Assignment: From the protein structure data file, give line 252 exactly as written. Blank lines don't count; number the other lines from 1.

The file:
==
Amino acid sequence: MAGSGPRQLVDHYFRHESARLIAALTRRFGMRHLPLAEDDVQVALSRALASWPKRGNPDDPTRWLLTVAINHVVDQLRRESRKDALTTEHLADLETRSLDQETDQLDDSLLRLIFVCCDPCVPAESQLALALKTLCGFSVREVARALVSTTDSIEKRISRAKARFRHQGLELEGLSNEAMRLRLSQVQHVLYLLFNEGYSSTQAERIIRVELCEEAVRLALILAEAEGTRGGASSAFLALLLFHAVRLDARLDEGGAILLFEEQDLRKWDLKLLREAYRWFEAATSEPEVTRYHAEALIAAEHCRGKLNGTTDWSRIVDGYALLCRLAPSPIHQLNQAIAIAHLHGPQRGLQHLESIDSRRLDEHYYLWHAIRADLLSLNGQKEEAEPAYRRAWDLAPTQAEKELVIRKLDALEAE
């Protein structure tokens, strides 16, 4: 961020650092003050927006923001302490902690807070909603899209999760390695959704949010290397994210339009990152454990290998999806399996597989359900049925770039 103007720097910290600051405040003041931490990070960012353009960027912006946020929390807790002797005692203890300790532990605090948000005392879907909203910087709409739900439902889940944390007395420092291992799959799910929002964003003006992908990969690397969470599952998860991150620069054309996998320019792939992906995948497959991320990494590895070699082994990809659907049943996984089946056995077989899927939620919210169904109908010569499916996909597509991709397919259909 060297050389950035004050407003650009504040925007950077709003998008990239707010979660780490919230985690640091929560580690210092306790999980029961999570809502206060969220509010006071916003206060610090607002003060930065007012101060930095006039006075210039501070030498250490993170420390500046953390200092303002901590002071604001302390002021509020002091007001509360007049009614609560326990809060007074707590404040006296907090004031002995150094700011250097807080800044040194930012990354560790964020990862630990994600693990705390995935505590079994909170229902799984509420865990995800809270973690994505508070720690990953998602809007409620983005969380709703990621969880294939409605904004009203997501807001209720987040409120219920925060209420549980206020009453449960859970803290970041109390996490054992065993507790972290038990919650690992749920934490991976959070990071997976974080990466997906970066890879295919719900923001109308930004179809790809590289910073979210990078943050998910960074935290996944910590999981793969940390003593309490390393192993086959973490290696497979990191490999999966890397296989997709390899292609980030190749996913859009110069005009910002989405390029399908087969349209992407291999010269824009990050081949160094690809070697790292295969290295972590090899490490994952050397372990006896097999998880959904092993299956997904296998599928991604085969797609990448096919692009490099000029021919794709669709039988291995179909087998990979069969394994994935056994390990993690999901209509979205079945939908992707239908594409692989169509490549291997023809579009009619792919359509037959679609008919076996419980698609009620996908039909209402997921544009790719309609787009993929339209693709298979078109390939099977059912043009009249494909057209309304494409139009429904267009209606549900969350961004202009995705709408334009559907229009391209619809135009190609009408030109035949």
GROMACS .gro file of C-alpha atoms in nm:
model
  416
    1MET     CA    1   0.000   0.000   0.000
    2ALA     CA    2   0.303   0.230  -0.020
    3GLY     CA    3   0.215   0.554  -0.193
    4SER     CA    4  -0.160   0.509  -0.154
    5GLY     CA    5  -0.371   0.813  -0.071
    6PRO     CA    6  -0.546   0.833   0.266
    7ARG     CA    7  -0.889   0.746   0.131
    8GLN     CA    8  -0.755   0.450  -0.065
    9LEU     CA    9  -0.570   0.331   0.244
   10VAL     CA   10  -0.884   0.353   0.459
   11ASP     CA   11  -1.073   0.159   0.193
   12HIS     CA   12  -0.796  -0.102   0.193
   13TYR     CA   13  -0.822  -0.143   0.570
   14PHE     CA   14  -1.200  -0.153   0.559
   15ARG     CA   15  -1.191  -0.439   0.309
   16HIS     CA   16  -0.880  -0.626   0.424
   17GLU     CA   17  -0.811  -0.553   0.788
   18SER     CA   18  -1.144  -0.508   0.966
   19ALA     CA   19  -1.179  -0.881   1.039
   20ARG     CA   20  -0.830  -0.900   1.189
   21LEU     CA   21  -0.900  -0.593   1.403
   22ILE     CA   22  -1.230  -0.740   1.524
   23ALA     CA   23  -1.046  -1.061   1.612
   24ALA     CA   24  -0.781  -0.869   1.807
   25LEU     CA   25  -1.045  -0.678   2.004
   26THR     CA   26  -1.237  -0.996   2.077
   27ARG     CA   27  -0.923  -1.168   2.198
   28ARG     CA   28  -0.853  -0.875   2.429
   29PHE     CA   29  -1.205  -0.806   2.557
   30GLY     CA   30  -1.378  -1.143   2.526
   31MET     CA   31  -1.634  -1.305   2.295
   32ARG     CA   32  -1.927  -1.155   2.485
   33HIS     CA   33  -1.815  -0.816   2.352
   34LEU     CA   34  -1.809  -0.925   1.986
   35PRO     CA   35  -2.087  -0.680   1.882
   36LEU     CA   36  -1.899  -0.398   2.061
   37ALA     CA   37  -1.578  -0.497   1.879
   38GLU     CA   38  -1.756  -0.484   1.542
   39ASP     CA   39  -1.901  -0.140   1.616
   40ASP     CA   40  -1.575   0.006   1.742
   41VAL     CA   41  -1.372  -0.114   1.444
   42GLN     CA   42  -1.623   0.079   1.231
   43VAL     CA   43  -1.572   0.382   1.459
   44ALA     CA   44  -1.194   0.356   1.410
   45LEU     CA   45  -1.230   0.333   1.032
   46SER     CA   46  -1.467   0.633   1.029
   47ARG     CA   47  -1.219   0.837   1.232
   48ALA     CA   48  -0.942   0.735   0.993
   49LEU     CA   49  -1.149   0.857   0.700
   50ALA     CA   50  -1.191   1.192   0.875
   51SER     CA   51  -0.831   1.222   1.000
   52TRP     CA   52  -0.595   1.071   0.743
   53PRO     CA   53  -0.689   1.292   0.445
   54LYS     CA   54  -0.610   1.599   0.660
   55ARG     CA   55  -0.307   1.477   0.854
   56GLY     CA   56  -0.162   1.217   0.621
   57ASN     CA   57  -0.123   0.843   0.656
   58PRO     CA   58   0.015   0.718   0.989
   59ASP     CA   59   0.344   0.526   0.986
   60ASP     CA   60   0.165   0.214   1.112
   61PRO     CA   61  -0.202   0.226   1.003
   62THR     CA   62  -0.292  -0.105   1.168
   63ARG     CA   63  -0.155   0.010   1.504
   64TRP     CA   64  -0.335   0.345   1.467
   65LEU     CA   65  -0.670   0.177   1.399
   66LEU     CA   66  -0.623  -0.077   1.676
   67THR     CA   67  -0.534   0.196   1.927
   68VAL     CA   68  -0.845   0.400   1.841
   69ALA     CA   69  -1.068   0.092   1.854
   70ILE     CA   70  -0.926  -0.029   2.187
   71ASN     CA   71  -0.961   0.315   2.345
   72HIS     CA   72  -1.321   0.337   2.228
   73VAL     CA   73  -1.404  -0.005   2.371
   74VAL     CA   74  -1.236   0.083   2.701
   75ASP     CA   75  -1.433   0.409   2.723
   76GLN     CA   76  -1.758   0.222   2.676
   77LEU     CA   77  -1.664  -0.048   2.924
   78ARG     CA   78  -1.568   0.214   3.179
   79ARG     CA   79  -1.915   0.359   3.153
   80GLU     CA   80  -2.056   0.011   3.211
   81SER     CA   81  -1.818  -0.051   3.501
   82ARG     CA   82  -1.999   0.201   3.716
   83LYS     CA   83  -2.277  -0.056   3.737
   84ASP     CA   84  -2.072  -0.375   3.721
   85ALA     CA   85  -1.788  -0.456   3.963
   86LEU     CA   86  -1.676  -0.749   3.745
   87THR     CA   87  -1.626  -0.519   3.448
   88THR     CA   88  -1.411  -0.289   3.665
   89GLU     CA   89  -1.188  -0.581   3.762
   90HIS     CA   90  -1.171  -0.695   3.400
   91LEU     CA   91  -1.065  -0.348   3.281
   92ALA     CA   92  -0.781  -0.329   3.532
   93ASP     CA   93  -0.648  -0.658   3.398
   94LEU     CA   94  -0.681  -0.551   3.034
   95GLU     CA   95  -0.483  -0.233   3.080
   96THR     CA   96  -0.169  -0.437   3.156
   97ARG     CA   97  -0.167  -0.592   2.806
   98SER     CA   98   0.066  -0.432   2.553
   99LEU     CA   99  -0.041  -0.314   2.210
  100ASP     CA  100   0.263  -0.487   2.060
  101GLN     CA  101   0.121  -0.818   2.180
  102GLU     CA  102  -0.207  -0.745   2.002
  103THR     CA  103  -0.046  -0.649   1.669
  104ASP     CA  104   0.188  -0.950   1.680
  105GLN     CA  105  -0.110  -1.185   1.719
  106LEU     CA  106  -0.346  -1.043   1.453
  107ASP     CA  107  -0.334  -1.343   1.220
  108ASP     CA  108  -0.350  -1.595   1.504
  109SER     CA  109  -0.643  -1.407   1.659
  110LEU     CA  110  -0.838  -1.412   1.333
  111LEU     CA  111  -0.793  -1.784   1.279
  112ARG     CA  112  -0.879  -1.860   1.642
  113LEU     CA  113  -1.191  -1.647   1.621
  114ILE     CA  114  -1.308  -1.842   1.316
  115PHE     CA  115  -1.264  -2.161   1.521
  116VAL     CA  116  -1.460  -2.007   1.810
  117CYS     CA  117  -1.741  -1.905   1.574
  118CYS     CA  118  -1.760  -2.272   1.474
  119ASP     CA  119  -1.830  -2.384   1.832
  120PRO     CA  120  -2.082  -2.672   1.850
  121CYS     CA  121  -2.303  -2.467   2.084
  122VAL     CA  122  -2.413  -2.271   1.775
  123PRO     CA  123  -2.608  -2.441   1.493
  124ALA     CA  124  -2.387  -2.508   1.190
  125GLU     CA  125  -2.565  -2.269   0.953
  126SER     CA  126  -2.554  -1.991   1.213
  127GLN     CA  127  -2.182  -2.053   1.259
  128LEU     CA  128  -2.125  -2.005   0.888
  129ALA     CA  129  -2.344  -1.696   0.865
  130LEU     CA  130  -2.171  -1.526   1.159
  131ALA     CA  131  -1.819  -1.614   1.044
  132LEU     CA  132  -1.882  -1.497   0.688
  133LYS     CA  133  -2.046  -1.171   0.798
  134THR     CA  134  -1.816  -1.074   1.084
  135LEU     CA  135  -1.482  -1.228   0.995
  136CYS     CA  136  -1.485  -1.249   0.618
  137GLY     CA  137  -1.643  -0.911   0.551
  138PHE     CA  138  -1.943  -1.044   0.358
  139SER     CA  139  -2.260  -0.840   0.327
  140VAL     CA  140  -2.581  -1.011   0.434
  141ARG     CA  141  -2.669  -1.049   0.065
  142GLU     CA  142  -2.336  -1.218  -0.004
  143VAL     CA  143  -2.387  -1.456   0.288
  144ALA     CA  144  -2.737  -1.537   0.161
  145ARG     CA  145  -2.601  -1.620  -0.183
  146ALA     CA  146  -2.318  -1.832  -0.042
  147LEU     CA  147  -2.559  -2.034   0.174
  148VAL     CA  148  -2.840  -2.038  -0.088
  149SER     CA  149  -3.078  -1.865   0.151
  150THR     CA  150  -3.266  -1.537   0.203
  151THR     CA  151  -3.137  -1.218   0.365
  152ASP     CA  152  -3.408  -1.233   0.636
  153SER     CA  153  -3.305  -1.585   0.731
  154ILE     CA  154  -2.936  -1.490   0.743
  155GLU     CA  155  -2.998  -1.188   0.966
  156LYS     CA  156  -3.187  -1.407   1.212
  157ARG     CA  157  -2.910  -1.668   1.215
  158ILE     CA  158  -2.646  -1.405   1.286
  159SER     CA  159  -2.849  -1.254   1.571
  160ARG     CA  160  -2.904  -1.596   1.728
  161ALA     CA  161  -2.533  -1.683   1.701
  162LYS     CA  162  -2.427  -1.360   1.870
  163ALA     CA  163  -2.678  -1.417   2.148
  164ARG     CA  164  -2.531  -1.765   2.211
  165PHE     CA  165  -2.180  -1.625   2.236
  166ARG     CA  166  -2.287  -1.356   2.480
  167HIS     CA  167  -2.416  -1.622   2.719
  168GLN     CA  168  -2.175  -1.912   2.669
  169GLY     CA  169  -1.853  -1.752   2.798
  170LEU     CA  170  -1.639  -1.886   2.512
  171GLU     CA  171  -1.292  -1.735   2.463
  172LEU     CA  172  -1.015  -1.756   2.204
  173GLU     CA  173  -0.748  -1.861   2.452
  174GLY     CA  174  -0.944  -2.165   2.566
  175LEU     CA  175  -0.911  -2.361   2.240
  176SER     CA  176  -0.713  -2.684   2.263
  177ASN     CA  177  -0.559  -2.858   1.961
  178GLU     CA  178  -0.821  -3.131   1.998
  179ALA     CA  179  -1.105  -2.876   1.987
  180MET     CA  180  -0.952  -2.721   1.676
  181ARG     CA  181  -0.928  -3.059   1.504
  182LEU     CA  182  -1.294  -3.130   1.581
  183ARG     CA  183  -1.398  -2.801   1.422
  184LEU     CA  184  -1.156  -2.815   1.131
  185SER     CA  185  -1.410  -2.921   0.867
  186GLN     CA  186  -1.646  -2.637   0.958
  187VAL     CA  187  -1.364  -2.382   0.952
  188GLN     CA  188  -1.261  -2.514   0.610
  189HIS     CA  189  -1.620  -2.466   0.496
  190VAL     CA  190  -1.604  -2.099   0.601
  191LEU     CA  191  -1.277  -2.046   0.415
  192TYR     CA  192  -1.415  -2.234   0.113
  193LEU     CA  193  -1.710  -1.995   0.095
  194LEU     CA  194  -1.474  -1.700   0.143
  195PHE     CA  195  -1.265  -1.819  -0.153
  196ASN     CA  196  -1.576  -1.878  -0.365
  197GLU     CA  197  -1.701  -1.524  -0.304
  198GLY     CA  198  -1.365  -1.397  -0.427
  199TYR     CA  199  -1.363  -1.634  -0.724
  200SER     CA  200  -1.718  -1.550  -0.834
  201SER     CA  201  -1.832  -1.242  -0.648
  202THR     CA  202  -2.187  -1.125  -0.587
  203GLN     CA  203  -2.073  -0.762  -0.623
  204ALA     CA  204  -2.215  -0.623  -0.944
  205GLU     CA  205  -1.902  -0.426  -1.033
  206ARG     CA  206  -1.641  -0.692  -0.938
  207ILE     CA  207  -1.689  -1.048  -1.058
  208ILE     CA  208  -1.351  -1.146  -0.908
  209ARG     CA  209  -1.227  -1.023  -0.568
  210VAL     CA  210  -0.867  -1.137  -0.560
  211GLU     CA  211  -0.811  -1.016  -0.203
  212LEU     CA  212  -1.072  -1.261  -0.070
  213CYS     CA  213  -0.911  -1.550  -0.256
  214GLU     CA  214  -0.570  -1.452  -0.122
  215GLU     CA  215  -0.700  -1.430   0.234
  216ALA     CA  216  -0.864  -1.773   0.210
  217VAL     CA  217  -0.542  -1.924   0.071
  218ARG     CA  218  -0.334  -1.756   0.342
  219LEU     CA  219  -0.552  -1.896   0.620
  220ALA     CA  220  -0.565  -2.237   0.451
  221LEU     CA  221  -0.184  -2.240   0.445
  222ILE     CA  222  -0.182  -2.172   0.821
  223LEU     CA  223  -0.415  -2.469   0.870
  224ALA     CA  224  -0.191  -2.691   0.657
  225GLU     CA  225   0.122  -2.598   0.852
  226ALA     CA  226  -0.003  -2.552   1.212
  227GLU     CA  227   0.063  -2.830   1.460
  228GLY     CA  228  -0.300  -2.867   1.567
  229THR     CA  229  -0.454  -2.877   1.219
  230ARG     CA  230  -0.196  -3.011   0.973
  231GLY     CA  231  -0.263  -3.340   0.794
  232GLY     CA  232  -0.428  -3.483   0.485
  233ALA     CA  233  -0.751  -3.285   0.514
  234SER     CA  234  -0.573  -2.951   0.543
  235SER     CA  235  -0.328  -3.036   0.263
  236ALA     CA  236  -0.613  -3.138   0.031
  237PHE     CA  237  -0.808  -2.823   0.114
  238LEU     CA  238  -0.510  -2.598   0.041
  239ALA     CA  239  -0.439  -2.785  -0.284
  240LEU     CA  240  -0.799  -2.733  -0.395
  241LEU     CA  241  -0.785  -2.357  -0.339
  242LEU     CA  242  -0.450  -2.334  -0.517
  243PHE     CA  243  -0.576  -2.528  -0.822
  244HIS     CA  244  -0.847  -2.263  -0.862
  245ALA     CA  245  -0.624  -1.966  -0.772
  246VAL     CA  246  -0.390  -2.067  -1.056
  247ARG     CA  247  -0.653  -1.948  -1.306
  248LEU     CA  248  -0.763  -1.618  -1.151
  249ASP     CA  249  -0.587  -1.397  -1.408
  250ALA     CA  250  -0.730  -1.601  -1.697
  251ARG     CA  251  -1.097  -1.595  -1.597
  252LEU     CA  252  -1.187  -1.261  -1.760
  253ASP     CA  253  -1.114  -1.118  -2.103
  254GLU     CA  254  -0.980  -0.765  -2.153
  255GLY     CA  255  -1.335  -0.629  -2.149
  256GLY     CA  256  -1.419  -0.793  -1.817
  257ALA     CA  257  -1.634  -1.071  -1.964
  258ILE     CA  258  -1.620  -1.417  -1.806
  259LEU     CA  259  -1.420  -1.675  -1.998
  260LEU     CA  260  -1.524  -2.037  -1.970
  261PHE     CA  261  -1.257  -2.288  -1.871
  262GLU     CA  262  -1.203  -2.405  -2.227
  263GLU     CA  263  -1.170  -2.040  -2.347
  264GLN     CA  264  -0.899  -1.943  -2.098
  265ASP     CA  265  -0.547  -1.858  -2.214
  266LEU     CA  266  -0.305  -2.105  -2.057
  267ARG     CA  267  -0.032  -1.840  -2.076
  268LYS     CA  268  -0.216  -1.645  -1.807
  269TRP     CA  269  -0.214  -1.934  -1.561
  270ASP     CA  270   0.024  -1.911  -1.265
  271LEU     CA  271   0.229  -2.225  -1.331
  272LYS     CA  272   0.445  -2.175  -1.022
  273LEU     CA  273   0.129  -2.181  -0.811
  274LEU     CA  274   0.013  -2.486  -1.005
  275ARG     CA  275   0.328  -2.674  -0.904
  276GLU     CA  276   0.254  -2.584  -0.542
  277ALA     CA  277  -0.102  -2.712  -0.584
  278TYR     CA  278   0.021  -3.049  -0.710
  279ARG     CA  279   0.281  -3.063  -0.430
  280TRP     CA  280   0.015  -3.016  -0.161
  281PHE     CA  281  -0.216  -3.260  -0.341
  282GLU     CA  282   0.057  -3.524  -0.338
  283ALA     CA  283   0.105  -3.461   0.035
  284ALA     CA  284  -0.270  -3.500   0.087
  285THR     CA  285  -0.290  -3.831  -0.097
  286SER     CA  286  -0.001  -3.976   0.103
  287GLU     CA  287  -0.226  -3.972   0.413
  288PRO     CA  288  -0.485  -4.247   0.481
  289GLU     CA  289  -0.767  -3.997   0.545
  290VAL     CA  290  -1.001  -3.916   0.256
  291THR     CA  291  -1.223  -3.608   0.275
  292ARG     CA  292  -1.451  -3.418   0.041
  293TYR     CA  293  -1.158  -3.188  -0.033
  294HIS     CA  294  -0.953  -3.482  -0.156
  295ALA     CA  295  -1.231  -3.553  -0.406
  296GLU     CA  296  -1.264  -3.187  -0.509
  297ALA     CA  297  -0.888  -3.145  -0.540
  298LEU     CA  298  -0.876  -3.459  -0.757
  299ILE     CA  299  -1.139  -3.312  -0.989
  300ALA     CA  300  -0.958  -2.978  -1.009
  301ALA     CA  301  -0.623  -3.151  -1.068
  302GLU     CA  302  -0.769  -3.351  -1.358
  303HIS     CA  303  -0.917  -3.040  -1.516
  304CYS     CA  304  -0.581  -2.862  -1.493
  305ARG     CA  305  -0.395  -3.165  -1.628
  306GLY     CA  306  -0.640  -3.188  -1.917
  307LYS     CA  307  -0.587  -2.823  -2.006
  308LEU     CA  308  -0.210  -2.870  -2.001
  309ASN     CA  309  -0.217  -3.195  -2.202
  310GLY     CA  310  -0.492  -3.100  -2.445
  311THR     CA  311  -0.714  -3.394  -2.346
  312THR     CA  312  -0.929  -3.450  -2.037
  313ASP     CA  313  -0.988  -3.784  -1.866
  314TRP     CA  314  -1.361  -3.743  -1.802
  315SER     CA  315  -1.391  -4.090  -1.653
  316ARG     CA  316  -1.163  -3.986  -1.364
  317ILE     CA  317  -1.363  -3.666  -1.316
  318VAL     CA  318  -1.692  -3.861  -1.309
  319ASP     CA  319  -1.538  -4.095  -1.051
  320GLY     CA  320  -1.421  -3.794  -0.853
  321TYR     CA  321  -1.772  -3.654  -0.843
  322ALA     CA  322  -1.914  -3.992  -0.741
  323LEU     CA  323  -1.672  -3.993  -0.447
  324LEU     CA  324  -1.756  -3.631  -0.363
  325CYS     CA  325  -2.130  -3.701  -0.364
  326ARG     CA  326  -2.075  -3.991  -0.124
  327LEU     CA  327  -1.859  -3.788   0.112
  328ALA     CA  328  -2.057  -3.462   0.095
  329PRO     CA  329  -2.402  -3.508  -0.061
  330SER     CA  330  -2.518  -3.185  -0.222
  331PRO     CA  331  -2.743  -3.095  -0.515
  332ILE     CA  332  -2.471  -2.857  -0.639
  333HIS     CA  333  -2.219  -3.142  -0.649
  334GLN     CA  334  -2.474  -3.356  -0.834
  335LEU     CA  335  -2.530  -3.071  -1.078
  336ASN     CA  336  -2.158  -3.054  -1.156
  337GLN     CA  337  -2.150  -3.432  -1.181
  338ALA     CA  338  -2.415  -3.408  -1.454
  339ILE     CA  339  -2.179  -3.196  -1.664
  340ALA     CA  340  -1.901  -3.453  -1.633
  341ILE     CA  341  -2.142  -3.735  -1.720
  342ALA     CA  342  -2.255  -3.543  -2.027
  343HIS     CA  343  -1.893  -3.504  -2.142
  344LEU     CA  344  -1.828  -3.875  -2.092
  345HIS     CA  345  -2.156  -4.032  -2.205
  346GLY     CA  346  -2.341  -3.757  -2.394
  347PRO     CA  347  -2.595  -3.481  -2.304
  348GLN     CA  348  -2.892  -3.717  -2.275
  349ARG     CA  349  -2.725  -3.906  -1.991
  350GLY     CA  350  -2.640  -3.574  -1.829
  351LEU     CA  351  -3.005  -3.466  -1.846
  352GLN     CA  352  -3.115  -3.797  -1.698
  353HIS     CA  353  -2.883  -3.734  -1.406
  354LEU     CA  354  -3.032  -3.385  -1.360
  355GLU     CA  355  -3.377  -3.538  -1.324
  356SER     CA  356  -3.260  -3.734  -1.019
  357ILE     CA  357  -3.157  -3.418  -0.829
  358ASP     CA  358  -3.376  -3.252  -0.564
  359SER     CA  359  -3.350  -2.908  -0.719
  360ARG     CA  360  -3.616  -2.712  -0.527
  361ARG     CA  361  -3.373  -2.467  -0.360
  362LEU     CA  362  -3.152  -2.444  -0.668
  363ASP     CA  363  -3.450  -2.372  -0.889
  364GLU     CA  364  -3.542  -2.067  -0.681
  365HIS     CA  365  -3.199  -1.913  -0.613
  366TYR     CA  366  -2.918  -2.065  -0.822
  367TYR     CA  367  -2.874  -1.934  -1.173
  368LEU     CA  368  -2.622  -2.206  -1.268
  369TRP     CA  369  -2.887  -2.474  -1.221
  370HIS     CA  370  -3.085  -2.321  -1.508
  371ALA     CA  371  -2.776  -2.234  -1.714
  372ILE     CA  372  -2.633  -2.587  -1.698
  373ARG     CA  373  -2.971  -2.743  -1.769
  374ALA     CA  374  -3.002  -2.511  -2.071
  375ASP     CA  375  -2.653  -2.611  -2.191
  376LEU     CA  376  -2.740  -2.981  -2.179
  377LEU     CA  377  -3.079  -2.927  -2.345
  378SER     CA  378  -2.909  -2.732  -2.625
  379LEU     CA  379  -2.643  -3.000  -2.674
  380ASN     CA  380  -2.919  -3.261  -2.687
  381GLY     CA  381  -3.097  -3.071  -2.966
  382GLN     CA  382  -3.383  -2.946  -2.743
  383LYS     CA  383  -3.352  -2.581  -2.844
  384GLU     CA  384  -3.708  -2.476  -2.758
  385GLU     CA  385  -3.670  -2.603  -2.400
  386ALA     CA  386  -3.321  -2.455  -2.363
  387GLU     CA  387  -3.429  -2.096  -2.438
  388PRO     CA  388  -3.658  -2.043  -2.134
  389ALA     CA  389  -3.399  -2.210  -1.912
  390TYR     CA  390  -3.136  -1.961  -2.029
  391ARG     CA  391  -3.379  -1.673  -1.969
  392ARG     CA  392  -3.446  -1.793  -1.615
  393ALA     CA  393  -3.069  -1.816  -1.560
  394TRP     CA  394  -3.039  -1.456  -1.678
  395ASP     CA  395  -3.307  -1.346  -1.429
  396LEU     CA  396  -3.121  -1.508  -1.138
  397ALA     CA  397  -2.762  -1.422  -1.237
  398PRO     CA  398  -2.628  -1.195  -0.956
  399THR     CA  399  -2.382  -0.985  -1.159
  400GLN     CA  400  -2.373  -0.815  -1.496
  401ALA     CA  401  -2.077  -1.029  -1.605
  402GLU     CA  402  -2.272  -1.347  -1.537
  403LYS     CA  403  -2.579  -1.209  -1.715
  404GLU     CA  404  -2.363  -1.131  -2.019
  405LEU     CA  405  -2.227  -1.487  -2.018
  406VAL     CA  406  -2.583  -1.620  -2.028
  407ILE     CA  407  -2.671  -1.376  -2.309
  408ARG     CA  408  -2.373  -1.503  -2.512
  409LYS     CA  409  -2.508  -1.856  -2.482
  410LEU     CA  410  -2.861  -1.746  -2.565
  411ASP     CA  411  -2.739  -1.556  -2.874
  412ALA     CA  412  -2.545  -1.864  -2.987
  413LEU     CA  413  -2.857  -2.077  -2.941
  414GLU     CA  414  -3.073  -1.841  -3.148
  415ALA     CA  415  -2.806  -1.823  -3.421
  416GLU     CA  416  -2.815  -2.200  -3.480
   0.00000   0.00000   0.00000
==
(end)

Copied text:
  247ARG     CA  247  -0.653  -1.948  -1.306